I read with great interest your articles concerning mandated treatment (November 2006 issue). What amazes me, and keeps on amazing me because of reader response in the January/February 2007 issue, is how so many treatment professionals refuse to accept the fact that mandated or coerced treatment actually does work. The old-school point of view that believes an addict must want treatment for it to be successful is a very outdated and uninformed point of view. Those who still believe it are living in the past.
I am involved on a daily basis with clients forced into treatment. In my position as program manager for a very successful adult drug court program in Aztec, New Mexico, I see the success of mandated treatment every day, and have been seeing it since May 1998. We have graduated nearly 200 clients since the program's inception, and recently because of heavy methamphetamine use in our area the program has expanded to include approximately 75 clients on the street with another dozen or so in residential treatment. Our cumulative recidivism rate for graduates since the beginning of the program (based on felony rearrests) is under 15%, so obviously something is working very well with mandated treatment. Of course, there are clients who go back to using and don't have contact with the judicial system; we aren't so naïve not to realize that.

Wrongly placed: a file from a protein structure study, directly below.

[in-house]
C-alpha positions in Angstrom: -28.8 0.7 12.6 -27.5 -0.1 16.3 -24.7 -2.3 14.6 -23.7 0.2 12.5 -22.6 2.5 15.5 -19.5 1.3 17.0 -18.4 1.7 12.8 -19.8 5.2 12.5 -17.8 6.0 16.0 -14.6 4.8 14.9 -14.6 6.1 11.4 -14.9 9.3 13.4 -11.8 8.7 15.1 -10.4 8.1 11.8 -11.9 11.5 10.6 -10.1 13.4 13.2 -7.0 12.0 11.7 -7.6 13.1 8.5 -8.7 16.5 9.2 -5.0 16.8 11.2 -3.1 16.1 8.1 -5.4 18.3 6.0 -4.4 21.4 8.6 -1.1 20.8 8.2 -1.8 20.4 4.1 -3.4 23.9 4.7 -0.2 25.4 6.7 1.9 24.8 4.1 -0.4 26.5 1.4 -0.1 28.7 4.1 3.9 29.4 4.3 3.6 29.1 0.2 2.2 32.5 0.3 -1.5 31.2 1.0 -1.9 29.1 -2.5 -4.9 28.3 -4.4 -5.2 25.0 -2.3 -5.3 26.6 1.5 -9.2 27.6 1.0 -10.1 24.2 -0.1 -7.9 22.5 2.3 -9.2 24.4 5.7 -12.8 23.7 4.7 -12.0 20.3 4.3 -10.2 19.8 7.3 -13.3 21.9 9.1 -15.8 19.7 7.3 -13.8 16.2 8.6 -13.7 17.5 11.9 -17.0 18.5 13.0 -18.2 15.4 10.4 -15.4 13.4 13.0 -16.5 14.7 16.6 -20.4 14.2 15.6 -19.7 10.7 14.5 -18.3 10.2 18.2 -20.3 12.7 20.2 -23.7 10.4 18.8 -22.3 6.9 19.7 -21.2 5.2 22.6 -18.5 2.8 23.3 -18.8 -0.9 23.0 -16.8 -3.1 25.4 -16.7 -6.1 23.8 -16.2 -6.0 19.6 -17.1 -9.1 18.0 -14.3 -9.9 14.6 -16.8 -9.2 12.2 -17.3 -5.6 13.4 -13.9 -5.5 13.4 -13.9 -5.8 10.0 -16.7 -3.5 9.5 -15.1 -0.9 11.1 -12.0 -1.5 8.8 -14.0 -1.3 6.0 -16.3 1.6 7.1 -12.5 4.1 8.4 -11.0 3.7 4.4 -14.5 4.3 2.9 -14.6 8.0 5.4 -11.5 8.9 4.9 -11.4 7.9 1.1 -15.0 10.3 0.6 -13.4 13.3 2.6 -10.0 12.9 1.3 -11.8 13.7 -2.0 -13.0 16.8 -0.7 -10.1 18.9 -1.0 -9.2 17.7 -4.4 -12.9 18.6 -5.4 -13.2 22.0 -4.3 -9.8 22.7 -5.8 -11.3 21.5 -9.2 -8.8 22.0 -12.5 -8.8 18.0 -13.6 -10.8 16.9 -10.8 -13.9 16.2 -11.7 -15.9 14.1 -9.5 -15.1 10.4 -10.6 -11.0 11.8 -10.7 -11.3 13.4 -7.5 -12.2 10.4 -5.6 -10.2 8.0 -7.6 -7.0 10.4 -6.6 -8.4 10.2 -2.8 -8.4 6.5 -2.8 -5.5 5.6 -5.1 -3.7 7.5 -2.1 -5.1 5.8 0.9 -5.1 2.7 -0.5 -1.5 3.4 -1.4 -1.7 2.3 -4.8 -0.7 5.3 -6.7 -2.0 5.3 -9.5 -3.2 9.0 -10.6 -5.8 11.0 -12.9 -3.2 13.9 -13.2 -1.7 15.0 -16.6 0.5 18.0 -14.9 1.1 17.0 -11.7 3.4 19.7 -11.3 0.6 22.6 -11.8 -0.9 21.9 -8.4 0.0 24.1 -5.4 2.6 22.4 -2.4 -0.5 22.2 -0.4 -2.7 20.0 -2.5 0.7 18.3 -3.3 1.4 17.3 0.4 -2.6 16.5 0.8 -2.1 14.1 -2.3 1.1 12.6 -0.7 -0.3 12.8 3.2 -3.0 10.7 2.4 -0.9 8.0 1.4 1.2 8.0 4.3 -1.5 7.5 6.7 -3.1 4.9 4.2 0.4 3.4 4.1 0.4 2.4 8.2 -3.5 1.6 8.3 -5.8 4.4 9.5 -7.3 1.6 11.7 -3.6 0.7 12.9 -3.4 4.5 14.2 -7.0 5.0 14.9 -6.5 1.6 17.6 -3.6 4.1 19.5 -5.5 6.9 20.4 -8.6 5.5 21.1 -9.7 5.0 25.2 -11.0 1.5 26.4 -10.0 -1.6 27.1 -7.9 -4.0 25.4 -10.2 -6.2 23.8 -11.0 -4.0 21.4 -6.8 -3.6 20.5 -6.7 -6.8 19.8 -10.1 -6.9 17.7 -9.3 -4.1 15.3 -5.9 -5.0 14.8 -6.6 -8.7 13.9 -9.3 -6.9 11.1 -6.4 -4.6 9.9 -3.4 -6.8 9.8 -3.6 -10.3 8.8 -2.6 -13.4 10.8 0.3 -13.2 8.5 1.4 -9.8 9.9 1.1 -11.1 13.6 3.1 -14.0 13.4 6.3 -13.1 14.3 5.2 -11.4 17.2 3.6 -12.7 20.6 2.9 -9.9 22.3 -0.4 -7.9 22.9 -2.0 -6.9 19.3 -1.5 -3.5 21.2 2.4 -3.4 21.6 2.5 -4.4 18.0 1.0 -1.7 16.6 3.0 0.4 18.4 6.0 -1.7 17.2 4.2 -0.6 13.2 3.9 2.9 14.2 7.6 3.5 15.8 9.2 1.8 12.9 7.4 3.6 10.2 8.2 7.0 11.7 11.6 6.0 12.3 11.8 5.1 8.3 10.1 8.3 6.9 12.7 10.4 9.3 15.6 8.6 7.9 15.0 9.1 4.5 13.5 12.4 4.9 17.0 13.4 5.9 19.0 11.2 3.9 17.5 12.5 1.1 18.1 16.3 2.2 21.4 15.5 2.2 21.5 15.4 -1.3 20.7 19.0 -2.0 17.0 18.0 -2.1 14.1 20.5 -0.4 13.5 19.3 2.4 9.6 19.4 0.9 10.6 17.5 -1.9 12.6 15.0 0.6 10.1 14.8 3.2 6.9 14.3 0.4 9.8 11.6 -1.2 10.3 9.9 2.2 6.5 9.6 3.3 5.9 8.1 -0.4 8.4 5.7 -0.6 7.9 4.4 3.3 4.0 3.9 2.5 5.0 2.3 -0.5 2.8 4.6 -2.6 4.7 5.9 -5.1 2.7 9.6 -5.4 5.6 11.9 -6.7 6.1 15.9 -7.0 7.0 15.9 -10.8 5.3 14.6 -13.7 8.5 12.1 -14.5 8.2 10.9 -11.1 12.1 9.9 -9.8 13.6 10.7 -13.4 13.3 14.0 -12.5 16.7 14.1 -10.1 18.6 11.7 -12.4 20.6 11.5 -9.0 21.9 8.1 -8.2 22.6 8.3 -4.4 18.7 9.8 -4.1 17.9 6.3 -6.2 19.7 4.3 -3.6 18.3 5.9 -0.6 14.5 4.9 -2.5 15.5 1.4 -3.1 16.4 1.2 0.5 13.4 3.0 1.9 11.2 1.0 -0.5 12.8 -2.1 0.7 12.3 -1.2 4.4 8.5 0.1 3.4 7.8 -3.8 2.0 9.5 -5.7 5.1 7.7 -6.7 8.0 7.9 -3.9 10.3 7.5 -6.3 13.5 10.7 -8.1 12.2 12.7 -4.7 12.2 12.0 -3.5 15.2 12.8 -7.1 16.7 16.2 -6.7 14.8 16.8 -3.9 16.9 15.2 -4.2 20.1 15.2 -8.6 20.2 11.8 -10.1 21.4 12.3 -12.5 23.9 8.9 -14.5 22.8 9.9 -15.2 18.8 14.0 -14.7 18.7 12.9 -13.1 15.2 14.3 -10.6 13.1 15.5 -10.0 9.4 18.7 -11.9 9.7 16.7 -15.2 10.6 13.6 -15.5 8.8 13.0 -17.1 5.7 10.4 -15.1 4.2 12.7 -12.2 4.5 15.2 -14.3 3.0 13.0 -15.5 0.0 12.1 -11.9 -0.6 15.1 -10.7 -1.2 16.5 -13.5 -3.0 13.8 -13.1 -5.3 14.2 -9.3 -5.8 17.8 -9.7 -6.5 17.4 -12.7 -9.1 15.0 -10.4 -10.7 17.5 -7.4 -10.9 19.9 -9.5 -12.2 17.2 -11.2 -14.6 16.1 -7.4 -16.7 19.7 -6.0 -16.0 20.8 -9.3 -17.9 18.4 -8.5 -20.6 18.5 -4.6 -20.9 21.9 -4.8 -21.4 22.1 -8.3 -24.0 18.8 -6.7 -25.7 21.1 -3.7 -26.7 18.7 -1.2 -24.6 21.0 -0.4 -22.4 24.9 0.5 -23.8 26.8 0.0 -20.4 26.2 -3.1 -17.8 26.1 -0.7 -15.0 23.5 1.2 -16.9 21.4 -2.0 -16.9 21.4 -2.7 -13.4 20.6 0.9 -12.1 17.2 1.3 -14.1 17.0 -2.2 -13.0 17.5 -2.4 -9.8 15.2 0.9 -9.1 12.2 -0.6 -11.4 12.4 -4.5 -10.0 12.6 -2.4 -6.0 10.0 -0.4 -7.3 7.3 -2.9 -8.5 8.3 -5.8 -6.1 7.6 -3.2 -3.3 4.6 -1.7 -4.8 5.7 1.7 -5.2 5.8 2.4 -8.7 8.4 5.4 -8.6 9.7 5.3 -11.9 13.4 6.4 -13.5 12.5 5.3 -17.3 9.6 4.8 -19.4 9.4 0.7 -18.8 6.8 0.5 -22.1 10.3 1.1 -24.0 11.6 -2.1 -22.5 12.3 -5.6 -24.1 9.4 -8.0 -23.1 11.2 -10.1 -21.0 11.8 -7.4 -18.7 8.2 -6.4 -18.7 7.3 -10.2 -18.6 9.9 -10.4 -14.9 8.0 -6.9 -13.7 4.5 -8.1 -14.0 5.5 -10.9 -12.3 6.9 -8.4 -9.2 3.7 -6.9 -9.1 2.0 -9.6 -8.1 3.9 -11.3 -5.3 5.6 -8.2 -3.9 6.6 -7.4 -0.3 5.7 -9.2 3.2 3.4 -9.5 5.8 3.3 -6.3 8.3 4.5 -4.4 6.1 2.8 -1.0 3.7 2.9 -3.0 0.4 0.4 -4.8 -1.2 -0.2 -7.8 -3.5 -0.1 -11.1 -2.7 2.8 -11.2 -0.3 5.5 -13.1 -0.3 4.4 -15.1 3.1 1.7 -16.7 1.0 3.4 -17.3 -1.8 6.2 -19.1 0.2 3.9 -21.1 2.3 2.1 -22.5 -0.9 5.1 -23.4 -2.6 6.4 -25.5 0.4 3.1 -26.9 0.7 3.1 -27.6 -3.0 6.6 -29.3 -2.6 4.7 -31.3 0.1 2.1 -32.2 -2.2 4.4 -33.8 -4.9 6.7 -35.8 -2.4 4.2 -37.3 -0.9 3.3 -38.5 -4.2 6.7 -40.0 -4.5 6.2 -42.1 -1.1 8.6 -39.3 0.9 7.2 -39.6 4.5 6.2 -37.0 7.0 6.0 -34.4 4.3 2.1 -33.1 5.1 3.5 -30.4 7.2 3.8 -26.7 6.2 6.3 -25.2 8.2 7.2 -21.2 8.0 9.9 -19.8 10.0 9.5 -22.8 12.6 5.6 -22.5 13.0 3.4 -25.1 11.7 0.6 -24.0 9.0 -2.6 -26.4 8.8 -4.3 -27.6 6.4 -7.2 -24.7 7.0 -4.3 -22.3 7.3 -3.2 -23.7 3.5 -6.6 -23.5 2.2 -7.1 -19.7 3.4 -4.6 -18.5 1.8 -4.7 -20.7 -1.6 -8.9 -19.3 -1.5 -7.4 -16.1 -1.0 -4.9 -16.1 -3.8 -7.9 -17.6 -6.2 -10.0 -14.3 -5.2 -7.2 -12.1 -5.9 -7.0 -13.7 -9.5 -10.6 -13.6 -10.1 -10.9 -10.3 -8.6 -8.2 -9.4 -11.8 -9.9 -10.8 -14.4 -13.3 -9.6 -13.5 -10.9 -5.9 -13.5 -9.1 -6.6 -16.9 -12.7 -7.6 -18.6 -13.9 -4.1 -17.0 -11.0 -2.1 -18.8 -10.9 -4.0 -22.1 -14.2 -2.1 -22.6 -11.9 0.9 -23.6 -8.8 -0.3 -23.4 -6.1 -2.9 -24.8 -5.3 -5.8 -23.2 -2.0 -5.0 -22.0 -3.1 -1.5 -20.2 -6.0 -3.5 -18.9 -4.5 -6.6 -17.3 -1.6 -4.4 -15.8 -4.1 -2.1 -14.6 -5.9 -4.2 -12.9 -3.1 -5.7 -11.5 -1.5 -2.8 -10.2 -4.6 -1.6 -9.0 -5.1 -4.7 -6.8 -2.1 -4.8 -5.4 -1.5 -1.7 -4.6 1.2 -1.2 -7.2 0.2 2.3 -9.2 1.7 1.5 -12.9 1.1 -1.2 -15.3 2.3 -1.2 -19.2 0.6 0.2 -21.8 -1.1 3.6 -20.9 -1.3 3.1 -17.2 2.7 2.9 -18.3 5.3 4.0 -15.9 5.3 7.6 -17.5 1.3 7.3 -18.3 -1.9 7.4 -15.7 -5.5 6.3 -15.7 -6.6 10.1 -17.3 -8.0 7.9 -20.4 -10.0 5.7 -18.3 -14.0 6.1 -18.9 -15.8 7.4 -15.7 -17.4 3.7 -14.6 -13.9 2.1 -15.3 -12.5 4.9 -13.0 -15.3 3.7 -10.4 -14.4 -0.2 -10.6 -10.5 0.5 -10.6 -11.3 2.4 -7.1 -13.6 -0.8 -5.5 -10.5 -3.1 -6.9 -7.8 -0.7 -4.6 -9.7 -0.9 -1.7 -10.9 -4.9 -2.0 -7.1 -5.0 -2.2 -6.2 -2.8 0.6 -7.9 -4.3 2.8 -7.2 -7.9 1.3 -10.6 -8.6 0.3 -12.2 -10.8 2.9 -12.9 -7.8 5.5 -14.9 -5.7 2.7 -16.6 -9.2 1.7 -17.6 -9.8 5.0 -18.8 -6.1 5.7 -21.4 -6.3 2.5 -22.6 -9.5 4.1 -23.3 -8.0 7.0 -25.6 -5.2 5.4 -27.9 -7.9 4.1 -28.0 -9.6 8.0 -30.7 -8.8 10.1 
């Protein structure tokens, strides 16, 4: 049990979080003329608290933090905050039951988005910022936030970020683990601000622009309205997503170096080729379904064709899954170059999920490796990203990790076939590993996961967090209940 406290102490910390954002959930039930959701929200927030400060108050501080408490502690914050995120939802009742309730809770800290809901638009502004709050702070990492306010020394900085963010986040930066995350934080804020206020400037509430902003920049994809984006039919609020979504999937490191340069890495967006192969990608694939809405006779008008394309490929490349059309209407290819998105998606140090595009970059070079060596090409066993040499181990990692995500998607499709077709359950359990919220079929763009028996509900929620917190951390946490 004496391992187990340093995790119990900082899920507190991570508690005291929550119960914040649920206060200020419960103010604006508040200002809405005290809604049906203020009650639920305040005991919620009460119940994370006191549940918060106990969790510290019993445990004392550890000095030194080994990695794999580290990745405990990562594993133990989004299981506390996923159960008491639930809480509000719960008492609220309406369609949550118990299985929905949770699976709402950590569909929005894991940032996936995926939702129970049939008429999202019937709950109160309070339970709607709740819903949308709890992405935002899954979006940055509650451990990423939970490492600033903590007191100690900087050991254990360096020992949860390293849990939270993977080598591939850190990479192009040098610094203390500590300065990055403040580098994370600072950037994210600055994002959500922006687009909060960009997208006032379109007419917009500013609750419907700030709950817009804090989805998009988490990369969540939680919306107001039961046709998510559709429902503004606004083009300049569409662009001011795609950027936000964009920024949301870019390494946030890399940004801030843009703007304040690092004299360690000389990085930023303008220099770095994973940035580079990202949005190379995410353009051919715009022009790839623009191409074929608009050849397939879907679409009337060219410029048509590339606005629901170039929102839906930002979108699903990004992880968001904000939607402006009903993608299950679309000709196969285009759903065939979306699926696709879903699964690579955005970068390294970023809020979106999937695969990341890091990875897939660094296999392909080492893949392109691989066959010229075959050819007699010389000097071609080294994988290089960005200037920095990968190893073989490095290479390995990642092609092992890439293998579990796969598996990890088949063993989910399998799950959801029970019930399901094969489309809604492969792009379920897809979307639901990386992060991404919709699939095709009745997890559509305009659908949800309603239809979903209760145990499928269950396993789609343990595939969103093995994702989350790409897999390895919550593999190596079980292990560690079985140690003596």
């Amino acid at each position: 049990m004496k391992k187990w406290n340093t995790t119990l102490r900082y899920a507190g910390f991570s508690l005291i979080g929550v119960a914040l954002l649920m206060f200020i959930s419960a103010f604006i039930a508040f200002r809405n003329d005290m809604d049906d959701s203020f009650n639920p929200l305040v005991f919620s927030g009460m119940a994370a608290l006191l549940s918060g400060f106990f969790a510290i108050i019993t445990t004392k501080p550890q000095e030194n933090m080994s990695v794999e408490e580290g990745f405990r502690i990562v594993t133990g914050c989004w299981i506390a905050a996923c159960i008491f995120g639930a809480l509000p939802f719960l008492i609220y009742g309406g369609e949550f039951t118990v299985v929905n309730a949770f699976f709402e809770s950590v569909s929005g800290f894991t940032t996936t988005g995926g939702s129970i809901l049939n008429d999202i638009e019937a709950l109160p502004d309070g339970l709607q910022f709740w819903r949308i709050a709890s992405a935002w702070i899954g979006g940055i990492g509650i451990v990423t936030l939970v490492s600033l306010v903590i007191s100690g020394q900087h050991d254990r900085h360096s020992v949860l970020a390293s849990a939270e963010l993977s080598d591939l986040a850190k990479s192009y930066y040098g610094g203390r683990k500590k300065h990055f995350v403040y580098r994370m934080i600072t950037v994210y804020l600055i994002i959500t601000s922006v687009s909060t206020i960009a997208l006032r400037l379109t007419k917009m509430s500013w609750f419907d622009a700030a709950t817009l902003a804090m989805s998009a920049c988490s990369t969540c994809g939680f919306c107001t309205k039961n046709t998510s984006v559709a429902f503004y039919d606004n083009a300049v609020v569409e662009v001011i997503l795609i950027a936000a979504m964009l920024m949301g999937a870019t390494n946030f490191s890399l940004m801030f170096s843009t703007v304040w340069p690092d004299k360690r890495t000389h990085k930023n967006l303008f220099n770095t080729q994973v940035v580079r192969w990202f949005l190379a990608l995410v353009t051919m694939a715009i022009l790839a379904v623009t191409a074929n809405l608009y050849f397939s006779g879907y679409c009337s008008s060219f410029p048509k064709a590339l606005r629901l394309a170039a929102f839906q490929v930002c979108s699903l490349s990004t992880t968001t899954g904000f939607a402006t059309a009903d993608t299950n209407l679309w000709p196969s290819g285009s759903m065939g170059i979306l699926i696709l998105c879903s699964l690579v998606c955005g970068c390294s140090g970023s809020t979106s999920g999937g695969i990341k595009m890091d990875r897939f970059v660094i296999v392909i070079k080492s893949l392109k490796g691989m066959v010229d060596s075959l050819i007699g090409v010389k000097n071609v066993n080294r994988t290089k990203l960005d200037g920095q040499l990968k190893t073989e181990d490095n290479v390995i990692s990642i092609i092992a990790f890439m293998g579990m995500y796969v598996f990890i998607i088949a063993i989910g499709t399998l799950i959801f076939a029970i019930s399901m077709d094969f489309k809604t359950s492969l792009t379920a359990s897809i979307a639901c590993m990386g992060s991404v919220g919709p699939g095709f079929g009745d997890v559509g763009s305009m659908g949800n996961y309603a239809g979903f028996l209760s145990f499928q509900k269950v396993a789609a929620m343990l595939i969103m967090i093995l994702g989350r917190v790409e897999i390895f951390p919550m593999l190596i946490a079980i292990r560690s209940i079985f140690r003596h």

There are many successful drug courts in our state and around the country, and most of them offer proof that mandated treatment does work. I guess you could say that drug courts show clients that they want or need treatment—maybe that would make treatment professionals with an outdated opinion of treatment feel more comfortable with mandated treatment. What we have come to realize is that if you can get an addict clean and keep him clean, he actually might enjoy being clean, and then with the tools given to him during the program he is willing and able to stay clean.
by Brad Ullrich, 11
th Judicial District Drug Court Program Manager, Aztec, N.M.